Food, no doubt, has always been one of the vitals for the population to survive. And one of the solutions to tackle the menace of food waste is available within the ambit of the realization of the importance of food for the population itself. It is estimated that by 2050, the world population would increase to 9.8 billion. And in this regard, the idea or practice of donating surplus food would definitely serve a dual purpose; reduce the menace of food waste and also ensure that the world doesn’t suffer from starvation, especially keeping in mind the ever increasing population graph. So, in order to fulfill this endeavour, countries like France and UK have already taken significant steps like conceptualizing the notion of regular donations of unused food rather than discarding the same. Further by giving proper training to the farmers regarding proper management of produced goods or making use of proper installations like solar-power refrigeration systems, a consequential reduction of food waste can also be achieved in each and every step of food production. In fact, invigorating initiatives like converting food wastes into useful resources like turning coffee cherries into flour or creating ale from leftover bread can also be taken to reduce food waste or sometimes food waste can also be used to produce household energy. However, all these measures would only work if people are properly educated regarding all these perspectives.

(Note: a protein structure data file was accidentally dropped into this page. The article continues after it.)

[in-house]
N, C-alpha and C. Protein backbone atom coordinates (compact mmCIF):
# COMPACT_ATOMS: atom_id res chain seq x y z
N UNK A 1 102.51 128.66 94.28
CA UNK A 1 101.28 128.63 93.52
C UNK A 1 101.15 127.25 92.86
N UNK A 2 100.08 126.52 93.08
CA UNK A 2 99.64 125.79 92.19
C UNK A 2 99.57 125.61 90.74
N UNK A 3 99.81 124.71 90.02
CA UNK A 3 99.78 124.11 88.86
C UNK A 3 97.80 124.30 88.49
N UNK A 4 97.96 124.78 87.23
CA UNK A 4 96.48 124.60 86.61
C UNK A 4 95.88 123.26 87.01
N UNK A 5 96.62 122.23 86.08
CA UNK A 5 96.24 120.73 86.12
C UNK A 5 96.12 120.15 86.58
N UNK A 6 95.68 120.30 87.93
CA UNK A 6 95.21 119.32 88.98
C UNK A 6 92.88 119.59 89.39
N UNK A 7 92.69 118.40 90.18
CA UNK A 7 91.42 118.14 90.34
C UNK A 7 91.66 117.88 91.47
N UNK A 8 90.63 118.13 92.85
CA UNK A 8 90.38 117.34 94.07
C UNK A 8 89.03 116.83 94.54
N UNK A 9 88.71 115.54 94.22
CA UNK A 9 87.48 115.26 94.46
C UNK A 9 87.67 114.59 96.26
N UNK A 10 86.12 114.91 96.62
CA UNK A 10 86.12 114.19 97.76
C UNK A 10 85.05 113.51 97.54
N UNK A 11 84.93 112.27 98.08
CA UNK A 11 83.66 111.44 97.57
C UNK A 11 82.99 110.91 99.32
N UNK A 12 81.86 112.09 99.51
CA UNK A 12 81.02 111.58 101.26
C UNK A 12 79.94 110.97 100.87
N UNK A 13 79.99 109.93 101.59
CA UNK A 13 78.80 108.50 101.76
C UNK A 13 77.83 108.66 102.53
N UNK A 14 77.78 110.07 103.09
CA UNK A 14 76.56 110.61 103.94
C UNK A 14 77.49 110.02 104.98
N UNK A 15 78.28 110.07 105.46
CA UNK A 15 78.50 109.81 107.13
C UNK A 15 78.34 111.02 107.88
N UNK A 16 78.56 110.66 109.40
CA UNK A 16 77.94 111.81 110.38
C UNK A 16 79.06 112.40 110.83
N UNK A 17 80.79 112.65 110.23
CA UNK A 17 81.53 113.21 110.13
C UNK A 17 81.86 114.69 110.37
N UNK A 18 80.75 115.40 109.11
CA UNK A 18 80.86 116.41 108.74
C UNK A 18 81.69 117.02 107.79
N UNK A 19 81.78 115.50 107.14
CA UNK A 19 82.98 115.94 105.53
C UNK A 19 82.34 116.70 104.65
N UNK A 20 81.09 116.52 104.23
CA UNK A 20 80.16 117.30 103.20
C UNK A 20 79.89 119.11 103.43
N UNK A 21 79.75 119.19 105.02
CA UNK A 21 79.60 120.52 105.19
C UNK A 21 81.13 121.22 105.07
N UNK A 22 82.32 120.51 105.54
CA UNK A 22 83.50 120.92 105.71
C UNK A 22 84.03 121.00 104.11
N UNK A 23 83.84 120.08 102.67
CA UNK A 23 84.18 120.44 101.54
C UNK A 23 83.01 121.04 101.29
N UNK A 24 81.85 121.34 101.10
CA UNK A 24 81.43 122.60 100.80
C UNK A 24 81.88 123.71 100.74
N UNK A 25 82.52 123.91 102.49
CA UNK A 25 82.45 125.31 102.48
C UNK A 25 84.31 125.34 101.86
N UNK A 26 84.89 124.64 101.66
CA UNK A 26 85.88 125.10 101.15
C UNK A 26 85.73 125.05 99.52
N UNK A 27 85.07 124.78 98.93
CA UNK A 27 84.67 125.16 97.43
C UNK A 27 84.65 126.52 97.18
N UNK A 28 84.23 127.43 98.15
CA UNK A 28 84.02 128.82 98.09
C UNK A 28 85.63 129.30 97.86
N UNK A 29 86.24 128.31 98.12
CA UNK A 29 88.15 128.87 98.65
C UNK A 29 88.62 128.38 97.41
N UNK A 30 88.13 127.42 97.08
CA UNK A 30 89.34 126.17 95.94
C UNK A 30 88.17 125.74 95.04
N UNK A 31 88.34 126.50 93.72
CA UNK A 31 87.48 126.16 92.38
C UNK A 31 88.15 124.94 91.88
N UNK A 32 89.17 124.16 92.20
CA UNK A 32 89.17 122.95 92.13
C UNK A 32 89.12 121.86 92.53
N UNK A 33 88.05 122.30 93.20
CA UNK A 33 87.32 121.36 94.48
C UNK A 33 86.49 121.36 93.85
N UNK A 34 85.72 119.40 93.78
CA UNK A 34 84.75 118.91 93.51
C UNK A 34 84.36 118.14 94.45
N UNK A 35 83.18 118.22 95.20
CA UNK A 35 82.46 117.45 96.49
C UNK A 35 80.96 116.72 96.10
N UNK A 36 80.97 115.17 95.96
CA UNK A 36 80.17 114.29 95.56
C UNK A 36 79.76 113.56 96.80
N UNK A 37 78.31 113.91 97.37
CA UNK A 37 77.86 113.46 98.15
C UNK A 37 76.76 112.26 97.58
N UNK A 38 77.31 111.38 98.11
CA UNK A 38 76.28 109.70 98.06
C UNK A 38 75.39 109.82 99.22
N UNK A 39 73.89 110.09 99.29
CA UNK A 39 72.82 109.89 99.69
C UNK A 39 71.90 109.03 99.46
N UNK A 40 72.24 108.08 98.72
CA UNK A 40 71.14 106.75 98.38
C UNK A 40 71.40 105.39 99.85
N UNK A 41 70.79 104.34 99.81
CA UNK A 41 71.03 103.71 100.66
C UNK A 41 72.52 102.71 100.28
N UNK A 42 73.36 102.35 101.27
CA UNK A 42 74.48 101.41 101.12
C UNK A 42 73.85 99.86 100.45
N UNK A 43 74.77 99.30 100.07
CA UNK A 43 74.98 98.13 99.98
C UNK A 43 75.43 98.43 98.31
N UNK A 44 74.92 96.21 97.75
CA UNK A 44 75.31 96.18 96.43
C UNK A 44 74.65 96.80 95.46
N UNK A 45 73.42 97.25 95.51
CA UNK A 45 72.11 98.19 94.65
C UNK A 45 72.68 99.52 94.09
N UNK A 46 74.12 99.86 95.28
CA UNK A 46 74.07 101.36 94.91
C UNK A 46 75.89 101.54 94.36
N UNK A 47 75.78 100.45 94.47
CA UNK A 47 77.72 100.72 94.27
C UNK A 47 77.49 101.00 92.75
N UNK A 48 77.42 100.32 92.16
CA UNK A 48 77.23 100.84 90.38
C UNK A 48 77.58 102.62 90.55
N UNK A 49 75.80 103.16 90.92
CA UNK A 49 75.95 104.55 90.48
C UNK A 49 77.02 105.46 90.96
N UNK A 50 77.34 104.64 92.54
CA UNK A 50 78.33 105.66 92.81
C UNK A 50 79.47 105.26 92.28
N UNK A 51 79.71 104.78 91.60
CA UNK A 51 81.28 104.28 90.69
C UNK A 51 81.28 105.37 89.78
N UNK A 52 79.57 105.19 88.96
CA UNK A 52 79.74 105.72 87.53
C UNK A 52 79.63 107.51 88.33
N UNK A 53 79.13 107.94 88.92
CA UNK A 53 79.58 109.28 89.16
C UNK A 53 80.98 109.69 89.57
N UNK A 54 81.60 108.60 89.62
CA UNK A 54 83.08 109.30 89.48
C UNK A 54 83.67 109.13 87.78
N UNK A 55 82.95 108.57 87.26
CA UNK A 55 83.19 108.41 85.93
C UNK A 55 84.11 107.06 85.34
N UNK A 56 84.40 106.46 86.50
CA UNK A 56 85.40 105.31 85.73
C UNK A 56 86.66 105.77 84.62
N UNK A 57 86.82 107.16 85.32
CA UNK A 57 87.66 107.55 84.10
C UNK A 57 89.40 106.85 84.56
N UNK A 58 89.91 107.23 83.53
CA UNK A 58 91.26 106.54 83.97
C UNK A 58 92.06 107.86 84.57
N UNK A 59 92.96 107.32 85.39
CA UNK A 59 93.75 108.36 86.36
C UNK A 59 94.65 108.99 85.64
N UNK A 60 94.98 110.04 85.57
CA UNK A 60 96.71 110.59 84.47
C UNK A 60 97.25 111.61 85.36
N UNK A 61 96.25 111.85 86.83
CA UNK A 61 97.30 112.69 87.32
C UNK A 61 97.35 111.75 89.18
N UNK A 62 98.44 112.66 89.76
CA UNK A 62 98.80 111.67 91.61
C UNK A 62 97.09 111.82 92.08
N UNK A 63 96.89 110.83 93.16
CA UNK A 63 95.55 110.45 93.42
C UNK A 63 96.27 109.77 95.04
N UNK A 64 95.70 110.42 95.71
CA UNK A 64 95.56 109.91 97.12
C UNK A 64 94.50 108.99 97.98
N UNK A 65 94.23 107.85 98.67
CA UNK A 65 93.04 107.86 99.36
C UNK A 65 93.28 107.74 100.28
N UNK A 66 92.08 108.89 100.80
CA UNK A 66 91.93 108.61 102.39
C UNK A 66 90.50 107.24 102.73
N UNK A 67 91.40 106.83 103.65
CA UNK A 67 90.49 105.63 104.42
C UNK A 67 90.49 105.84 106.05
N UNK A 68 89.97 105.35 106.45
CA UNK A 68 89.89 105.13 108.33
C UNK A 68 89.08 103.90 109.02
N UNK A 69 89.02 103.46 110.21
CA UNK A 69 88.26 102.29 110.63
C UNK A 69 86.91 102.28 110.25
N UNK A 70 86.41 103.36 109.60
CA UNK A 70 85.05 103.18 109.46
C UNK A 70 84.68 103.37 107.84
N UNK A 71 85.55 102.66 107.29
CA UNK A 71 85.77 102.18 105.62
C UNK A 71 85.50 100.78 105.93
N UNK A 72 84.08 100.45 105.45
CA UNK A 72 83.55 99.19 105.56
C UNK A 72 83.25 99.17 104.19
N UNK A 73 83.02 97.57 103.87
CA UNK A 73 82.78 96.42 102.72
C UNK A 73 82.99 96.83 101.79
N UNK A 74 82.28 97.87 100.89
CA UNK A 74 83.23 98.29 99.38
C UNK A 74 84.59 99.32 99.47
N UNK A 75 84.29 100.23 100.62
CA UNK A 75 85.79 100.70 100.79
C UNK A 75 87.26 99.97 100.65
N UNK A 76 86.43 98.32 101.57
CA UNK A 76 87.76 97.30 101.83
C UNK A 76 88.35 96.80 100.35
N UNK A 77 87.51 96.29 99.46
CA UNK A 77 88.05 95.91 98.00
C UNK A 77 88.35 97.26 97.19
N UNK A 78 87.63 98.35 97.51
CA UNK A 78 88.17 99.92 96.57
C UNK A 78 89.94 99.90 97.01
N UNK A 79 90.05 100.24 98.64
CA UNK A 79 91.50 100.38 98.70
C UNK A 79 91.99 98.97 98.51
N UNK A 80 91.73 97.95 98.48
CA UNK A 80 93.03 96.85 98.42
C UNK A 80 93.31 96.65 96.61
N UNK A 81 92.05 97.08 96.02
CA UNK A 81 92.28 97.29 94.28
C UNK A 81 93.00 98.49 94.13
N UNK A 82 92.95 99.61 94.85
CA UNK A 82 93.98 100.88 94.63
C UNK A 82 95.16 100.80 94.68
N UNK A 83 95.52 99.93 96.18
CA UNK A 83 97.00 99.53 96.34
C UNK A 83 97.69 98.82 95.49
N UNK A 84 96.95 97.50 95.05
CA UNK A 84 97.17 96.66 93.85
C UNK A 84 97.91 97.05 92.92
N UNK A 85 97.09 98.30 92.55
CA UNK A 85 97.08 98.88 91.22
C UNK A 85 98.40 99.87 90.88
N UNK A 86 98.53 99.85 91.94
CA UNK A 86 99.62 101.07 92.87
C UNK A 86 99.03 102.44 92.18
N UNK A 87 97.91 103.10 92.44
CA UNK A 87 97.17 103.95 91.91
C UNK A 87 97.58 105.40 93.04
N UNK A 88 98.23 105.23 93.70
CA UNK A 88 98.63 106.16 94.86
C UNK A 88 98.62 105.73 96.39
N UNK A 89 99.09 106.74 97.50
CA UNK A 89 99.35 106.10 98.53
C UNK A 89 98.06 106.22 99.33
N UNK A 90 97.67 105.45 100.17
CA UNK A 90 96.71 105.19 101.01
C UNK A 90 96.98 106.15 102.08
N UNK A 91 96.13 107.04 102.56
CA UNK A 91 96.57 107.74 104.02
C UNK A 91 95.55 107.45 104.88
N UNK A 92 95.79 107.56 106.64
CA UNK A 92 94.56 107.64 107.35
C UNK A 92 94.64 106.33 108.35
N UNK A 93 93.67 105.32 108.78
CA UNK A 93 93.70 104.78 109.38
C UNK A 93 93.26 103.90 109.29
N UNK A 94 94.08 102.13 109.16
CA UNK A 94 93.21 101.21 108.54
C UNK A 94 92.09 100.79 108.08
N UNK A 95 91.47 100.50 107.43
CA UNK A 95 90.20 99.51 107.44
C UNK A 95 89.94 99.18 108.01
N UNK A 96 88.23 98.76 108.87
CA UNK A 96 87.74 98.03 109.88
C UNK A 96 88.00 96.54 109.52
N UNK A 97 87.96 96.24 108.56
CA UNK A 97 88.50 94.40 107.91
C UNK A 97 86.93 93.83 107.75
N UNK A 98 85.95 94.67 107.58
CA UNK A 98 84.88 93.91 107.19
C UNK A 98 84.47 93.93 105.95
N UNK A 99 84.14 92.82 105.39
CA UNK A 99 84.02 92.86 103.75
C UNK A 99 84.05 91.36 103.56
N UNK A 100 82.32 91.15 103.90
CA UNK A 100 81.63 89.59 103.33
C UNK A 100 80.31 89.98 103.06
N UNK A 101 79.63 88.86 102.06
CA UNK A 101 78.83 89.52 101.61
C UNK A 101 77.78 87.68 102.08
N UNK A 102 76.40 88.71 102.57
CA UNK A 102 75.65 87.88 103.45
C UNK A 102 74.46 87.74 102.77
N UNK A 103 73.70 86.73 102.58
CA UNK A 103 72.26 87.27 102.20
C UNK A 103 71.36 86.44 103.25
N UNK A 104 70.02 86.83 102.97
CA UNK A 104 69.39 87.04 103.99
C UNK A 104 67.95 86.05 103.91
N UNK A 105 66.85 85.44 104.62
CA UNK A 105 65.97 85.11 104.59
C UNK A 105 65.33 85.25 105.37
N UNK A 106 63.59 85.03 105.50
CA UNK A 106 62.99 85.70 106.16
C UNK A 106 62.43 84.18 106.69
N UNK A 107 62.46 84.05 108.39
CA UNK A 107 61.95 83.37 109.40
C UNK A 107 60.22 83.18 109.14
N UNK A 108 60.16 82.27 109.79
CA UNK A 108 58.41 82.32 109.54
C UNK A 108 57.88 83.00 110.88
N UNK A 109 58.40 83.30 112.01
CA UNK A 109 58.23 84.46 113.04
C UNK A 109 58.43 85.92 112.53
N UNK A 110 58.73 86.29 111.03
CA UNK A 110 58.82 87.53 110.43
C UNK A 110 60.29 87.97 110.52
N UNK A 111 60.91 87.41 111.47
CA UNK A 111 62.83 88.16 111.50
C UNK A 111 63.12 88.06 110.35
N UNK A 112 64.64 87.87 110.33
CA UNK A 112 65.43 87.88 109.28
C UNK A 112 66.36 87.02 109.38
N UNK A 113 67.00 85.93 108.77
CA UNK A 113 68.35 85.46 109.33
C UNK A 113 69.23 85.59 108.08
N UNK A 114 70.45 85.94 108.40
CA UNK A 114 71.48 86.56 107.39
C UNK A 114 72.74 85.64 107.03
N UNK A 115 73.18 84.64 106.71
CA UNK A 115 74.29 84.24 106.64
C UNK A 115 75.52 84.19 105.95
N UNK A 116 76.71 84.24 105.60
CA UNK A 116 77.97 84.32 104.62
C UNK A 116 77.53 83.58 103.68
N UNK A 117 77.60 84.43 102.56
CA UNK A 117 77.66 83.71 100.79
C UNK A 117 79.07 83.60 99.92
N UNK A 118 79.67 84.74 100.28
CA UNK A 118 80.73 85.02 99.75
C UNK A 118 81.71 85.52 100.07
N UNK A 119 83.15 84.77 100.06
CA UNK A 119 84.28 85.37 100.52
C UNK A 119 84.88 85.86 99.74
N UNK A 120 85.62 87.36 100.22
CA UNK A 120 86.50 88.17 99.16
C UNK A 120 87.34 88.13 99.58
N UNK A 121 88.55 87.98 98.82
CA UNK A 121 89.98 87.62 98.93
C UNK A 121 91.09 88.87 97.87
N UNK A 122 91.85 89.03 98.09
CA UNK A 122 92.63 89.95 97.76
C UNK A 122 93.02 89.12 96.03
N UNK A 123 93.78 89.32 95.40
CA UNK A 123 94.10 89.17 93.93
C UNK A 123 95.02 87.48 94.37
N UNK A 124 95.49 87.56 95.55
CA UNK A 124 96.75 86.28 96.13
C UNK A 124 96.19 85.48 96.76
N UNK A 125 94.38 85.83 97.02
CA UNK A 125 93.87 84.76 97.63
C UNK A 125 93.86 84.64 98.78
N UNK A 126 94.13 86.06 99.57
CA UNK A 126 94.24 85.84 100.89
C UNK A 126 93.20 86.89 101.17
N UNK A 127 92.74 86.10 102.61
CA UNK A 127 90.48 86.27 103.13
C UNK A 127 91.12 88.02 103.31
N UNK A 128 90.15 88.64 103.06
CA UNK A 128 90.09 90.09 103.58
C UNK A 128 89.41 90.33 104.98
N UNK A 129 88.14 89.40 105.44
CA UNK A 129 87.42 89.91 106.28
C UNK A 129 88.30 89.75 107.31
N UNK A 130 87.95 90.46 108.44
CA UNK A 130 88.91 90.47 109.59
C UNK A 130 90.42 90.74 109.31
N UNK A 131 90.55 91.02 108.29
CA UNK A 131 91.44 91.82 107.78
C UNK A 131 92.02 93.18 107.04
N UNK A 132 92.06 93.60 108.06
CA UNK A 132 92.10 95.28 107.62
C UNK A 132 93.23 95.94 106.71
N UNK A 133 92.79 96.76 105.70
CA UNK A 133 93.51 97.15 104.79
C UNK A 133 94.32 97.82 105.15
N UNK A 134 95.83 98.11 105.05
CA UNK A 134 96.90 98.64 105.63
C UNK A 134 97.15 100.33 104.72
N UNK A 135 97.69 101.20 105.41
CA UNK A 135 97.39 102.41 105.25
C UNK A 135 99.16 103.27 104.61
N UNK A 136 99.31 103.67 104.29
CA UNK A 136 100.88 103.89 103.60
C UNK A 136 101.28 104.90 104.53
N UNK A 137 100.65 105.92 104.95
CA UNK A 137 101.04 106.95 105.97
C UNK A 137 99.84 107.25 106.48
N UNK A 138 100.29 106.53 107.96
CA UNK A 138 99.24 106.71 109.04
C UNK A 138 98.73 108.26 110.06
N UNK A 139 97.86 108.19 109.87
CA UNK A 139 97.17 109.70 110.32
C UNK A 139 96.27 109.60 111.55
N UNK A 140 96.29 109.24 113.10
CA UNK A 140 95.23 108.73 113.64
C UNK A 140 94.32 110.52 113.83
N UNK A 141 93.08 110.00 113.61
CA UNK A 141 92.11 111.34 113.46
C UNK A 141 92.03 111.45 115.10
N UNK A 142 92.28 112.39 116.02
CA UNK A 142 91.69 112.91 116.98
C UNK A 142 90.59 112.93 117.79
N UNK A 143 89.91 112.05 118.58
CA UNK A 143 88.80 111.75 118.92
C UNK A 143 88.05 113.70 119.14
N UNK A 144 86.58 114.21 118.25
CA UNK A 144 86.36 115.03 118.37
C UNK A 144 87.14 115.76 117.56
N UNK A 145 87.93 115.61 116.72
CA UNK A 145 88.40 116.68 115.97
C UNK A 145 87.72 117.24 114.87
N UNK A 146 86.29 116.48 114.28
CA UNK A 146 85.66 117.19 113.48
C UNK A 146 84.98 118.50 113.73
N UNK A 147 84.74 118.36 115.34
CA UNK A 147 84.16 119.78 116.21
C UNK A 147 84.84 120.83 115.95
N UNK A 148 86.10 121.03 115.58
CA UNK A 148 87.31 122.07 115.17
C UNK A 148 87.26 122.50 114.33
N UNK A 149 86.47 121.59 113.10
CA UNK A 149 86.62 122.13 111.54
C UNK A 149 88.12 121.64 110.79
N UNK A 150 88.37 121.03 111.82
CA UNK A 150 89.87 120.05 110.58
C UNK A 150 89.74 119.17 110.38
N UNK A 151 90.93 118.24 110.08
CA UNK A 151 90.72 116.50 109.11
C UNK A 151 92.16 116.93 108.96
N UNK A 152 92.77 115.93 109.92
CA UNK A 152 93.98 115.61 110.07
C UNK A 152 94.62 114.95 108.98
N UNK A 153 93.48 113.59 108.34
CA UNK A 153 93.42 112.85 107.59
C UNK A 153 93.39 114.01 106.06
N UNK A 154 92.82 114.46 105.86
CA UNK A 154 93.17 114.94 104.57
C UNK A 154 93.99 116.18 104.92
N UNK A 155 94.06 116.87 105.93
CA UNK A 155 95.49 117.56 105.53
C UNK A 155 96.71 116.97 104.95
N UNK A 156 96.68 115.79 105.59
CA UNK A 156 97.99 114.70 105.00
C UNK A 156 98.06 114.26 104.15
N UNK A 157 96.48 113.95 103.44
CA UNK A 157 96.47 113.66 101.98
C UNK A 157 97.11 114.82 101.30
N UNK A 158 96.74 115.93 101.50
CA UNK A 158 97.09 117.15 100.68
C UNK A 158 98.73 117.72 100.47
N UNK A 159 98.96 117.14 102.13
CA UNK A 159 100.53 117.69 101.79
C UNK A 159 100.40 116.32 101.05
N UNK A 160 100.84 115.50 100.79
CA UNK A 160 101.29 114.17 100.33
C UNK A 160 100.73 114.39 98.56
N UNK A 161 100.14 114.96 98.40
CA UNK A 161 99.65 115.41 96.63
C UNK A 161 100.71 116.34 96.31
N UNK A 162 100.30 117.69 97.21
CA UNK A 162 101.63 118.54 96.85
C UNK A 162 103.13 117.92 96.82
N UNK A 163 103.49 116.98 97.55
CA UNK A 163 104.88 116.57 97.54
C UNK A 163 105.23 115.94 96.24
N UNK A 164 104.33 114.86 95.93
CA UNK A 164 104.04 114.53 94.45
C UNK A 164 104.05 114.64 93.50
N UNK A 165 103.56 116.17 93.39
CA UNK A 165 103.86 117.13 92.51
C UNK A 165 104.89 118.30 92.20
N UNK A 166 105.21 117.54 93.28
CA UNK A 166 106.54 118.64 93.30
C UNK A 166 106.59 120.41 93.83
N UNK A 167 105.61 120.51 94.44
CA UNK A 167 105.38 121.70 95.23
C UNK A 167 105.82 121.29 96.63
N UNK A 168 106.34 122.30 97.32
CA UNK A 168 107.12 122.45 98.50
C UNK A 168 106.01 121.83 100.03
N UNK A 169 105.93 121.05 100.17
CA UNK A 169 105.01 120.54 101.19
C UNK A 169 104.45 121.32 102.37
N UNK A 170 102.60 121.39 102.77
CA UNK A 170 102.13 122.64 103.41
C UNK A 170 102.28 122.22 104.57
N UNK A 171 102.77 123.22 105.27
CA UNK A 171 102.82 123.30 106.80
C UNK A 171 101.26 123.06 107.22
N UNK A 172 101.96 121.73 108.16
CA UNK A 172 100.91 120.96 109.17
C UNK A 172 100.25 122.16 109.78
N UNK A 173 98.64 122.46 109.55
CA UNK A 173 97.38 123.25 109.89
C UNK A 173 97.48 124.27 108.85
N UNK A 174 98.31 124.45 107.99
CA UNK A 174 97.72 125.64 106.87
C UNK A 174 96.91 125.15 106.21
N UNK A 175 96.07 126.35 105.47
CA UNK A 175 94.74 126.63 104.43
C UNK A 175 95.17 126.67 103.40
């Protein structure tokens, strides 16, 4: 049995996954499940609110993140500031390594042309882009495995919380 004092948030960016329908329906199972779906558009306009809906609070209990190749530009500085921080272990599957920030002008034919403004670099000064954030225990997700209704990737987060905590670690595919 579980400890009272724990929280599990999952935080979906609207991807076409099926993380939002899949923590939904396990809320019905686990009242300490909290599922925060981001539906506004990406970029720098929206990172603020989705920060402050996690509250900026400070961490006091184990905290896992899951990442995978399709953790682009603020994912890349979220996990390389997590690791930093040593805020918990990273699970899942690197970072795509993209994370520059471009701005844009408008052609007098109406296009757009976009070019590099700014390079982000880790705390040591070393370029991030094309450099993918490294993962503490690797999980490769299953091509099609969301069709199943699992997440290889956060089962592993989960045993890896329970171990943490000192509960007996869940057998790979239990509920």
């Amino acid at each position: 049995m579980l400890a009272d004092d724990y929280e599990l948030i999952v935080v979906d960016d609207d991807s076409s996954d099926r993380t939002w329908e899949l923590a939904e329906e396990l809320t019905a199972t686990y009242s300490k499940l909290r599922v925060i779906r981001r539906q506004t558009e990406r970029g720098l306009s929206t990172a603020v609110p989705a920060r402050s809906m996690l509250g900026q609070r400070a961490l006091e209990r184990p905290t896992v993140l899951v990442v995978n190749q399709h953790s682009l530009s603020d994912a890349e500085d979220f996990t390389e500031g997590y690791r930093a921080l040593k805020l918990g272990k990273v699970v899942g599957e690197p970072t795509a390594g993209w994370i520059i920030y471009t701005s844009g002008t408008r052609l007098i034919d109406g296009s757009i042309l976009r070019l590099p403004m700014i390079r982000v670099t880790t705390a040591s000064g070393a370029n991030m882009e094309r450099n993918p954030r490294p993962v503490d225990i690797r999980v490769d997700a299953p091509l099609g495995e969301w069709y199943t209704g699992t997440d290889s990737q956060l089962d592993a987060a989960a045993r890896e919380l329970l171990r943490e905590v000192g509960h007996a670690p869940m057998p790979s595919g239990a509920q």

Thus stepping into the 21st century, it’s important for the people to realize the grave issue of food waste which has become a global dilemma and thus show their concern over it. But nothing can work in this regard until and unless this issue gets addressed both on a global scale and on a supply chain level, so as to come up with correct measures to reduce the serious predicament of food waste so that it can never hamper the progress of the present as well as the future generation.

Bipasha Saikia and Bishaldeep Kakati are activists


SIGN UP FOR COUNTERCURRENTS DAILY NEWS LETTER


 

One Comment

  1. Food is sacred. It is the produce of Mother Earth, the toil of the farmer, and so many other minds and hands till it reaches our stomachs. Food needs to be respected and shared with fellow mortals.